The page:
Anyone who loves tiny sports cars, as I have for more than sixty years, can only be delighted when a new one appears, especially when it comes from a competent manufacturer so you know that hard-to-do details like the HVAC system have been worked out properly. From 1950s Siata Spiders to the 1960s ASA 1000GT "Ferrarina," most attractive tiny sports models were Italian, with all that implies as to reliability and longevity. The happiest exception was the 1991 Honda Beat, mechanically the product of a company then at the height of its powers and graced by a lovely Ferrari Mythos-inspired Italian body design (it was a Pininfarina project, unacknowledged by Honda). I wanted it the moment I saw one at Honda's Tochigi Proving Ground and have enjoyed mine for sixteen years now.
So I was quite excited to see this similarly tiny, equally well-proportioned roadster concept at the Tokyo show last fall. Only its motive power, and its dumb name, were deceptive. It's not that you can actually travel very far without refueling the Beat. With its 6.3-gallon tank, it won't go much farther than most electric cars on one fill. But if you stop every couple of hours to refill, you can actually cross the American continent in four days. I've done it [Automobile Magazine, August 1996]. With the pure-electric EV-ster (presumably Electric Vehicle and the "-ster" from speedster, roadster, et al.), I imagine it would take weeks to get from San Diego to Baltimore.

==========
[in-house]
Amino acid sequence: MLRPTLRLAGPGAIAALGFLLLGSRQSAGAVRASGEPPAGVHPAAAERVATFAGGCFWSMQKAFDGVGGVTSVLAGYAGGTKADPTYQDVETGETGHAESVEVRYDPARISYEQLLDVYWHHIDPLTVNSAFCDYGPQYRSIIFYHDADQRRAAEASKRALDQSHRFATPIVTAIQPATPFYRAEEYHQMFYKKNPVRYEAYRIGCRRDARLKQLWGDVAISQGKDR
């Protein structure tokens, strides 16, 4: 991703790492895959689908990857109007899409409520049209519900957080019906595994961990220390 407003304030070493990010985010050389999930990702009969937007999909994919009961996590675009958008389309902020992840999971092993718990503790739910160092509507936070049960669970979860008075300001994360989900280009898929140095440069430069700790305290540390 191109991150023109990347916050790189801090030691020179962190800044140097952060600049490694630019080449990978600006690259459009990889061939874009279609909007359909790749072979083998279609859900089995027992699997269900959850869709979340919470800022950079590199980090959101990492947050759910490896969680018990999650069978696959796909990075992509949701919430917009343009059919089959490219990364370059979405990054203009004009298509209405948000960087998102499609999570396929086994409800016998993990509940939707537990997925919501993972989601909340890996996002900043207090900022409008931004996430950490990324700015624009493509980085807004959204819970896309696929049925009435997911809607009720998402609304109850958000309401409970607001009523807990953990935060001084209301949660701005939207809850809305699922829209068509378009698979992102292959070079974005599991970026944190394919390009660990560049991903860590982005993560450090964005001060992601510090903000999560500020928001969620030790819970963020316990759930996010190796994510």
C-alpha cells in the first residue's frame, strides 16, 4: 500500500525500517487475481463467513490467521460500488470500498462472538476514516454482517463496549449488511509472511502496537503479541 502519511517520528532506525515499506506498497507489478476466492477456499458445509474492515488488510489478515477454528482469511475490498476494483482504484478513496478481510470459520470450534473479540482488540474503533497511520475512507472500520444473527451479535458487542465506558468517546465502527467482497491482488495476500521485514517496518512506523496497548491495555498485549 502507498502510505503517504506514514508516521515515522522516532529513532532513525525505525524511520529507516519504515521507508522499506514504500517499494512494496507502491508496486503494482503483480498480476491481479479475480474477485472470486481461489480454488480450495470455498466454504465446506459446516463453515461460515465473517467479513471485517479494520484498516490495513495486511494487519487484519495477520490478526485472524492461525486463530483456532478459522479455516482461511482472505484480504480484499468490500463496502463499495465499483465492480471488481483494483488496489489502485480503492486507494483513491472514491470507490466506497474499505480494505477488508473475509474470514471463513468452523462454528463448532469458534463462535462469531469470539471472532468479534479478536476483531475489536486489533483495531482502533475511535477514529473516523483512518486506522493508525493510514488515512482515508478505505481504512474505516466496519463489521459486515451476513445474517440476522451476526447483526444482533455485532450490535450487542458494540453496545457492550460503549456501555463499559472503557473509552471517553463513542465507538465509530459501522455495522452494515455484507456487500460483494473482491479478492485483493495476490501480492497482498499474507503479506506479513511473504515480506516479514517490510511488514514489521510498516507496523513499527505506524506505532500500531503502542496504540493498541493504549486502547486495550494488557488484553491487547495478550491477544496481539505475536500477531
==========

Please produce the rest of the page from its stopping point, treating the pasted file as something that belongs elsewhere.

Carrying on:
So although the car cries out for a brilliant Honda internal-combustion engine and would be acceptable with a hybrid powertrain like that of the original Insight, the EV-ster can't be a candidate to replace the Beat until it has a practical solution to the range problem. I hope Honda has plans for an Insight/Prius/Volt mixed-energy-source driveline, because it's a nice-looking little vehicle -- busier than the Pininfarina design but also quite clever in its visual references. The front fender profile recalls MGs and Morgans; there is almost no rear overhang and very little in front. The science-fiction cockpit is intriguing, and although I don't know how the steering levers are meant to work, I'm sure I could quickly acclimate to their function. The automatic gearbox indicated by the PRND markings on the central air-bag cover means there is no problem of shifting with the left hand, although that has never bothered me in all my years of driving a Beat. Even the oversize, trapezoidal Honda Design badge fits the side profile composition.
I haven't been very far from home in my Beat for several years now. So maybe even if the EV-ster is made only as a battery-electric car I'll overcome my reservations and try to get one. But only if they change its name.